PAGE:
In Which I Panic About My Son


After a long day of traveling, I crawled into bed and worked on my laptop for a bit while Maile dropped immediately into a deep sleep. We had gotten up at 4am, left NC at 5:30. Our alternator in the Suburban went out at 8am, so we waited while that was fixed, ate breakfast at a neighboring diner, and tried not to think about how much it was going to cost. Right before Christmas.

After finally getting home nearly 12 hours after we left, unpacking, grocery shopping, feeding the kids, getting them ready for school, and trying to keep everyone from trashing the joint in case we had another showing come up, we arrived at the end of the day. I read a little Conroy until my eyelids got heavy, closed the book, and that’s when the panic hit.

Who knows where these things come from? Who knows what strange combination of synapses fire to send you down the path of worry, melancholy, or homesickness? How can we scientifically explain this experience of being human? Suddenly, I realized my fourteen-year-old son would be leaving the house in less than five years. I know how fast five years can go. I thought of his easy-going personality, his constant desire to make us laugh, his never-ending tales of Minecraft or football or the latest book he’s been reading. And I thought about that not being in my life. And I panicked.

Have I been a good enough dad? Have I done enough special things with him? Am I giving him the tools he needs to be a good human?

It was a visceral sensation in my gut. I glanced over at Maile. She was asleep, the covers pulled up to her eyeballs, dead to the world. I slid out of bed. I decided I’d go to his room and hang out, sit on his floor as I sometimes do and just listen. He loves that. He can talk and talk, and we rarely have one-one-one time in this house of eight.

I walked down the hall to his room, expecting to find him reading a book or squeaking out some last-minute homework. I peeked into the room. He was asleep, a book beside him on his bed. I guess it had been a long day for him, too.

I stared down at his face. I pulled the covers up. I put his book on the shelf and my hand stayed on it for a moment as I looked at him again, remembering the smile he had when he was a baby.

I’m such a sap.

The house was quiet, and I followed the quiet downstairs, turned out the lights our daughter always leaves on after she showers. I double-checked the locks, hit the hall light, and slipped back into bed beside Maile. These years? They’re actually minutes. Seconds. I blink, and here I am, 40 years old. This is it. This is life.

If you’re looking for a gift for a young (or young at heart) reader in your life, consider my book The Day the Angels Fell, described by Anne Bogel at Modern Mrs. Darcy as, “Neil Gaiman meets Madeleine L’Engle.”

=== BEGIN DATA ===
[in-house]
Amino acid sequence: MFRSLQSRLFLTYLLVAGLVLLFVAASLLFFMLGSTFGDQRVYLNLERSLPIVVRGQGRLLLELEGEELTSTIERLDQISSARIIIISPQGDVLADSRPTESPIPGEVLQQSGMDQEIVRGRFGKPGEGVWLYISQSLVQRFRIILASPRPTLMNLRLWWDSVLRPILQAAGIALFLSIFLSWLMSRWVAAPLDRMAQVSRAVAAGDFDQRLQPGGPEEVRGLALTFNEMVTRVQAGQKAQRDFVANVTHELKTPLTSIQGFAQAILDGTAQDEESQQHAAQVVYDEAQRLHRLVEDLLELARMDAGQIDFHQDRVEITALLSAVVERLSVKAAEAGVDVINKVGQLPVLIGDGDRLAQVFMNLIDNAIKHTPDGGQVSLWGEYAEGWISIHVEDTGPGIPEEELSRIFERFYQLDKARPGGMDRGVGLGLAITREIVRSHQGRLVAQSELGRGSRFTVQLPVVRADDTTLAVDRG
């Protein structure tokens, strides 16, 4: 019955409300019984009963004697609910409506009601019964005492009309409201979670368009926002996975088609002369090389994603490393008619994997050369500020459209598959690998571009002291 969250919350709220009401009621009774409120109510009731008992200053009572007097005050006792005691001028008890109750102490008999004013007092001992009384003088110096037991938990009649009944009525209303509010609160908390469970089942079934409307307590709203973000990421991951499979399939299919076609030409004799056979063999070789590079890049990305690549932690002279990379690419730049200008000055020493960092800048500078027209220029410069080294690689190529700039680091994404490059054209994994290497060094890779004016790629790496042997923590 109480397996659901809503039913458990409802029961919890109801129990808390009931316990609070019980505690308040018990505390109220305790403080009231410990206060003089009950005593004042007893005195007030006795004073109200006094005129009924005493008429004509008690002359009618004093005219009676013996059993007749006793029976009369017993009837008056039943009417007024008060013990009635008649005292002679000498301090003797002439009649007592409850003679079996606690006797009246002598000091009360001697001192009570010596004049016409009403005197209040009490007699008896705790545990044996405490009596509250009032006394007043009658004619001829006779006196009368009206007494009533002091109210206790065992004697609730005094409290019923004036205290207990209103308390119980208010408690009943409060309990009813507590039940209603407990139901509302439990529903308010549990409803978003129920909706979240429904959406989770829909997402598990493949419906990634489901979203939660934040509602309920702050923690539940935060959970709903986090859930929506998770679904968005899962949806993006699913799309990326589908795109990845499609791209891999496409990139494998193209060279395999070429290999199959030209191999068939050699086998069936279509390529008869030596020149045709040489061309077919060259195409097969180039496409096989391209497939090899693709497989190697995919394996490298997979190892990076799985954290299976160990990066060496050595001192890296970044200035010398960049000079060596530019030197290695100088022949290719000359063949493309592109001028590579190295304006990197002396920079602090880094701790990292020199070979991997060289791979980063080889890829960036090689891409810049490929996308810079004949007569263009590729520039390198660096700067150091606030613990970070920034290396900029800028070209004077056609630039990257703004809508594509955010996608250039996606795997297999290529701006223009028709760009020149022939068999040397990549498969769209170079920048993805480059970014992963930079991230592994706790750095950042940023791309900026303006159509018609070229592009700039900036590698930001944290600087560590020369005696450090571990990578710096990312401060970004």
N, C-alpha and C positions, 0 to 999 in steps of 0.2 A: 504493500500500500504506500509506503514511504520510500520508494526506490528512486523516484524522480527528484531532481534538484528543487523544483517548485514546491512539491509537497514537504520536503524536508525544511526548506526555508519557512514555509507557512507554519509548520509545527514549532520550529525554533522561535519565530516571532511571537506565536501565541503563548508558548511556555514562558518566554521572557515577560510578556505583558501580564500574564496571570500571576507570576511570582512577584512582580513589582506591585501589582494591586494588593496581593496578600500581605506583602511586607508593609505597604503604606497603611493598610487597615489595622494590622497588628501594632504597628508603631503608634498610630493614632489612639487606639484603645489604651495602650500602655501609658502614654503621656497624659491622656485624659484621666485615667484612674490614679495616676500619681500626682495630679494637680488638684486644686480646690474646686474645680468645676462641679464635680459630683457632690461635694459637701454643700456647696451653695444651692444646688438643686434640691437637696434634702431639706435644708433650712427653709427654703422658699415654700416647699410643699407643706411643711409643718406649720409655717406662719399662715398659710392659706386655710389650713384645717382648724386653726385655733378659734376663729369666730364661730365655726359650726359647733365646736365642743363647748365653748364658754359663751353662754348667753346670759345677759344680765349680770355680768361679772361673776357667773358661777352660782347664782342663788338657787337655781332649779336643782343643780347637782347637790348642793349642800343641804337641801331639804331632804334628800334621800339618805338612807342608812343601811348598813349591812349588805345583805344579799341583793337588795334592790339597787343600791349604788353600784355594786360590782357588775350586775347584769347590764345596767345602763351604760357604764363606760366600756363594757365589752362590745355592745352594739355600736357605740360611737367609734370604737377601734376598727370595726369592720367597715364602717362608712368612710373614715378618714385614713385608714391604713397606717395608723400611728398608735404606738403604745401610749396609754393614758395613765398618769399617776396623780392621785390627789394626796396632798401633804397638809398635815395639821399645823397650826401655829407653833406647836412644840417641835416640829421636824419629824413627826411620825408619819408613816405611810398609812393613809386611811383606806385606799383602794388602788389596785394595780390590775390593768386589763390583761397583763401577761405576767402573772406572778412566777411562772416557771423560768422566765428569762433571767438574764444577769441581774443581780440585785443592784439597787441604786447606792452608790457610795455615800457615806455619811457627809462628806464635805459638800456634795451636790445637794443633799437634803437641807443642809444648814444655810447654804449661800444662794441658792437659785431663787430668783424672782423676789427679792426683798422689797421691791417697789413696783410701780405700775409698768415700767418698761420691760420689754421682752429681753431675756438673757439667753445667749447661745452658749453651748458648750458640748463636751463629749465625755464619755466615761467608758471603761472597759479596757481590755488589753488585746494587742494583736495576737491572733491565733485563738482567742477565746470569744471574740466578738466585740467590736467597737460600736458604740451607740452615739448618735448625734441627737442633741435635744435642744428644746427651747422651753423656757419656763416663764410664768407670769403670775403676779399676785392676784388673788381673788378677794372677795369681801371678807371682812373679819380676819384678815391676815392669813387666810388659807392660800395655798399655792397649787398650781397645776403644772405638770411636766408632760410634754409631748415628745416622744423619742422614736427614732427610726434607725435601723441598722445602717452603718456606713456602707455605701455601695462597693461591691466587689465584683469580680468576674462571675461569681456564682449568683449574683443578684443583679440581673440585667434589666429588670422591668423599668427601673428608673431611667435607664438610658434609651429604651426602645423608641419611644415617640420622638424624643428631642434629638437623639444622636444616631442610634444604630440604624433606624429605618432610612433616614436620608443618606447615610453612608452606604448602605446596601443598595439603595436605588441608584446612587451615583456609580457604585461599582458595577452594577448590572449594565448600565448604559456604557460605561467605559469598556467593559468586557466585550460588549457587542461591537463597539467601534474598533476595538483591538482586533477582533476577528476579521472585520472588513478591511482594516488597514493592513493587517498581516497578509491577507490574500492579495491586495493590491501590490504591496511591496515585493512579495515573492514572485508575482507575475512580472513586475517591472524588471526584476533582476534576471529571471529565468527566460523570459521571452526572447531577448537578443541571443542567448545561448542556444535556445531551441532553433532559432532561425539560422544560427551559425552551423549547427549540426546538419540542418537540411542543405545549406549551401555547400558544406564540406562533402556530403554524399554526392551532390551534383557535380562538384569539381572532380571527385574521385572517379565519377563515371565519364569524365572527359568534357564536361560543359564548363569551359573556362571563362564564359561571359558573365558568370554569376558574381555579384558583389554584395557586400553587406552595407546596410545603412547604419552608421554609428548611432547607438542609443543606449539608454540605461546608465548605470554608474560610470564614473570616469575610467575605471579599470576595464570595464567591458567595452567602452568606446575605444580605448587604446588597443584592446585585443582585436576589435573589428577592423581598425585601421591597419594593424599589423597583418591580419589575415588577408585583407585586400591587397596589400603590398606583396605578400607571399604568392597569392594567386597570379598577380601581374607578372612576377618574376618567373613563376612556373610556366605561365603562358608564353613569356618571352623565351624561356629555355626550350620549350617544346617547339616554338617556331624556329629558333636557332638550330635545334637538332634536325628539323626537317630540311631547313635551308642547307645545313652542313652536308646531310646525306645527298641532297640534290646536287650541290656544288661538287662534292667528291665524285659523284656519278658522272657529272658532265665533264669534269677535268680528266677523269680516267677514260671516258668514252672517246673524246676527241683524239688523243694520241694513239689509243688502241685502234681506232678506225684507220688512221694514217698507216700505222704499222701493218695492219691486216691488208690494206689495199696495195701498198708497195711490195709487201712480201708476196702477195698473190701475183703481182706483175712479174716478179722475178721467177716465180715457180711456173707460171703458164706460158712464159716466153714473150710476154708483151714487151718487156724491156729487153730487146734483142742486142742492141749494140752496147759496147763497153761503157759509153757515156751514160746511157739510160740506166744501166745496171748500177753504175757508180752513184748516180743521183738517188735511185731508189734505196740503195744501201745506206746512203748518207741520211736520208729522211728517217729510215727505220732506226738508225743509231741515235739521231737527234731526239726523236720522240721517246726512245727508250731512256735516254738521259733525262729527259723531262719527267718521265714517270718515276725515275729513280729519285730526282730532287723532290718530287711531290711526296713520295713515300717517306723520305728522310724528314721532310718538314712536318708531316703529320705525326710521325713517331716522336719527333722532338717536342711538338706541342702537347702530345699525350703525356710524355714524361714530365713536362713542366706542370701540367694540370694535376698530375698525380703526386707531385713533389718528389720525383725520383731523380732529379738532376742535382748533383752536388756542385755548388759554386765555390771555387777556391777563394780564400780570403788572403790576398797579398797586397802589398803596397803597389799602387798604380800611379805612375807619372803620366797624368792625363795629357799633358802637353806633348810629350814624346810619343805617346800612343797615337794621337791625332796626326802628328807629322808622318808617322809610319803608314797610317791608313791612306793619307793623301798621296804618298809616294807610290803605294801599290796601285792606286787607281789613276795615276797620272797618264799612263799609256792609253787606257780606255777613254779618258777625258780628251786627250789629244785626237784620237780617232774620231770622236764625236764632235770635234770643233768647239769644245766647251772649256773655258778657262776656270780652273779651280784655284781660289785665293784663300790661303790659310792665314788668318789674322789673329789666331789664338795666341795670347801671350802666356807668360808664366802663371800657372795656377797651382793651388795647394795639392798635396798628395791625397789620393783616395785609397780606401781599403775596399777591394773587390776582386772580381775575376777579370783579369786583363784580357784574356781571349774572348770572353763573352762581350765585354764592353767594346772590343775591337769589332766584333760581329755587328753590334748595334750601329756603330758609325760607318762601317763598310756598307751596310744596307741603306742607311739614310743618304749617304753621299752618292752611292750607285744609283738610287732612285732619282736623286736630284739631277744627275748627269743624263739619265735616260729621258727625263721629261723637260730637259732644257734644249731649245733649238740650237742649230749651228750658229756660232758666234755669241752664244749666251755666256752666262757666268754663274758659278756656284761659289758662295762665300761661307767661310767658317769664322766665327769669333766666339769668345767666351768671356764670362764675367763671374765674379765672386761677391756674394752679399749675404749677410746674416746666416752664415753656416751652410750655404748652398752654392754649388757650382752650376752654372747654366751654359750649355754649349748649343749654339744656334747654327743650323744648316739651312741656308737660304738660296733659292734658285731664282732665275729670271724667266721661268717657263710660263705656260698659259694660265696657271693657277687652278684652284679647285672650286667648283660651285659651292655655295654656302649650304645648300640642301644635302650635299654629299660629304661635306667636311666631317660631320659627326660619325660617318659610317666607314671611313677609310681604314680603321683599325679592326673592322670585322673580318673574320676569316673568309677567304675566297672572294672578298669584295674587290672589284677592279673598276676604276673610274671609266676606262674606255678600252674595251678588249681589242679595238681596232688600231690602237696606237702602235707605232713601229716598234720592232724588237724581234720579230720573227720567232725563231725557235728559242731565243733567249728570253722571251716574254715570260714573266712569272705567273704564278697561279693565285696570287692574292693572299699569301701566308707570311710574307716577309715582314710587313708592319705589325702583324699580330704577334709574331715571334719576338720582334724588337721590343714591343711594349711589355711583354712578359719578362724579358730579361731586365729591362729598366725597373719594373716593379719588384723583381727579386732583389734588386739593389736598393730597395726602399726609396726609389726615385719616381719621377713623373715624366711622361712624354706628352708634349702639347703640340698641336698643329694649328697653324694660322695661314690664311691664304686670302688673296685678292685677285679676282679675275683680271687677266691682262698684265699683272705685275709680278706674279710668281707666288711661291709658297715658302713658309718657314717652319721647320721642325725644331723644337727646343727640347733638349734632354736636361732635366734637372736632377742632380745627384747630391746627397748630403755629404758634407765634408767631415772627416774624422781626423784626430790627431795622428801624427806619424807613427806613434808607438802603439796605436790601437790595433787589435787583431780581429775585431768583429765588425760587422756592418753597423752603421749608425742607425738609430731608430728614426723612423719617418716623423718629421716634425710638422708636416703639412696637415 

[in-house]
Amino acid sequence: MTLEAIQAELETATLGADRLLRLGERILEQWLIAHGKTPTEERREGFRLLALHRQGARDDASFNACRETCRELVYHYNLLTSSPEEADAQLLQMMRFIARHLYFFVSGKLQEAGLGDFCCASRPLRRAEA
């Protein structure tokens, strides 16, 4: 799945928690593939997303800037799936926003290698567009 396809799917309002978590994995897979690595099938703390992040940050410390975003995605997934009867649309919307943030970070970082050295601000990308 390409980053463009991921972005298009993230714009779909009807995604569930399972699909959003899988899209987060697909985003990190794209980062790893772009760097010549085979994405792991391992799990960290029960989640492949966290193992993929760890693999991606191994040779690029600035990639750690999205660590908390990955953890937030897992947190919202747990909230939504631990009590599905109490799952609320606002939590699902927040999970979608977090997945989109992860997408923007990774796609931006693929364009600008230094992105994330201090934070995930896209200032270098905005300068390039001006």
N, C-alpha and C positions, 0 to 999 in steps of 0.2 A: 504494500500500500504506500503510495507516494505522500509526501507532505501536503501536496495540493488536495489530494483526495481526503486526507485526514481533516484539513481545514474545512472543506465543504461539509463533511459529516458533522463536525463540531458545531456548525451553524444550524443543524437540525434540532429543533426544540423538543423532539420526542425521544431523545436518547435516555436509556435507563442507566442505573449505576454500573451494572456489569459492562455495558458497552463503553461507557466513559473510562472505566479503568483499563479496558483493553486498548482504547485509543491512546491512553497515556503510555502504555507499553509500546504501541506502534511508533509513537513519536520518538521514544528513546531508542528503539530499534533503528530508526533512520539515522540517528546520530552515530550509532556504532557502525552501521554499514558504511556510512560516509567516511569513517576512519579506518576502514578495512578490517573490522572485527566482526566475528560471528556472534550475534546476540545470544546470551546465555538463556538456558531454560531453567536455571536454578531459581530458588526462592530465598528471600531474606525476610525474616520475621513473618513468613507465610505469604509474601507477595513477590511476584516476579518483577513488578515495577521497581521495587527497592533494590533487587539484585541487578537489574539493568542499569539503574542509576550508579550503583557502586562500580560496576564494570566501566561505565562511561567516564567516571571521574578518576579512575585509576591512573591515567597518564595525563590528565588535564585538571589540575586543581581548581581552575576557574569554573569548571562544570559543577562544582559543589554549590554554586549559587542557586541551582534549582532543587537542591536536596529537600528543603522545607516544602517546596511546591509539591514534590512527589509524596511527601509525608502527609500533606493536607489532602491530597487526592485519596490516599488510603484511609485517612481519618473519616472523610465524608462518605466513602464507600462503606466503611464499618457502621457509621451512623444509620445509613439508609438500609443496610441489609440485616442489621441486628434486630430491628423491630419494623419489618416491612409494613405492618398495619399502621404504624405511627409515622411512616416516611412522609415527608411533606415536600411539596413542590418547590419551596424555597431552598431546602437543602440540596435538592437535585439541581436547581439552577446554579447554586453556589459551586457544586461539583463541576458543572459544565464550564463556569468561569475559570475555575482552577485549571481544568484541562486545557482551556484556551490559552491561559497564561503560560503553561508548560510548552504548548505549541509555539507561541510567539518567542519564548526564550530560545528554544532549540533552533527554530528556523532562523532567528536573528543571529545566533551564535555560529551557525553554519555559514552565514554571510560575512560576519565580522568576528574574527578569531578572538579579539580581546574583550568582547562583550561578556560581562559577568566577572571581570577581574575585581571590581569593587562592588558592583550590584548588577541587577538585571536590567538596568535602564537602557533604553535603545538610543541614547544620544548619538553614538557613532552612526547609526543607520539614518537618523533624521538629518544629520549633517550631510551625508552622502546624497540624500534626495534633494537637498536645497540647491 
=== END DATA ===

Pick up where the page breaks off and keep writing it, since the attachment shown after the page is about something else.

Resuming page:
7 Replies to “In Which I Panic About My Son”

  1. I love ur blogs and this one hit home. My children r grown & close to ur age. They each have two children and 3 of them have become young adults. Not only do I still worry about my children and the decisions they make now I also worry about my grandchildren. My grandsons recently moved in with me & now I feel like I am reliving 25 yrs ago. I thank our Heavenly Father that they r good young men but still need a lot of direction in life. I pray that I am able to guide them and let them learn from their own mistakes.You and Maile are amazing people and with God’s Grace I can guide my grandsons as u do ur children. As a parent I made so many mistakes that I can not undo & I don’t want to do the same with my grandsons. Blessings to u and ur family. Let me know if I can help with ur next move. MIss u guys.

  2. Beautiful post, Shawn. I’m in a countdown to when our youngest daughter moves out of the house. Dec. 18th is the big day. Such a bag of mixed emotions. Sad for what I’ll lose, all those happy, laughing times together every single day. Excited for her that she’s going to be independent, on her own, living out God’s plan for her next phase of life. (Please let her keep following You, God!) Excited for my husband and I to have some years to ourselves for the first time ever, since I already had 2 kids when we married. Life is so fast and sometimes unbearable slow, then you blink and the kids are grown. It’s still beautiful then, too, I’ve learned, as I’ve launched our first two kids over ten years ago. We still get to see our kids often and hear their laughter and enjoy their good humor. And now we get to enjoy the grandkids too (eight of them, all belonging to our oldest daughter!), which is an added blessing. Hang in there. More blessings await you as your kids grow up, leave, and then choose to keep you in their lives because of all the years you’ve invested into theirs. It’s amazingly rich!

  3. I trust you were a good dad! There is a time we need to leave the results with God. Treasure the next five years. I was 40 in 1988! My youngest grandson is where your son is now. God wants us to do our best, and he will do the rest! I trust you will feel God’s presence during the next months of transition.

  4. Look at it from the other vantage. You still have four years to be actively involved with him. Make the most of it.You’ll both cherish the memories made over the next 4 yrs for the rest of your lives.

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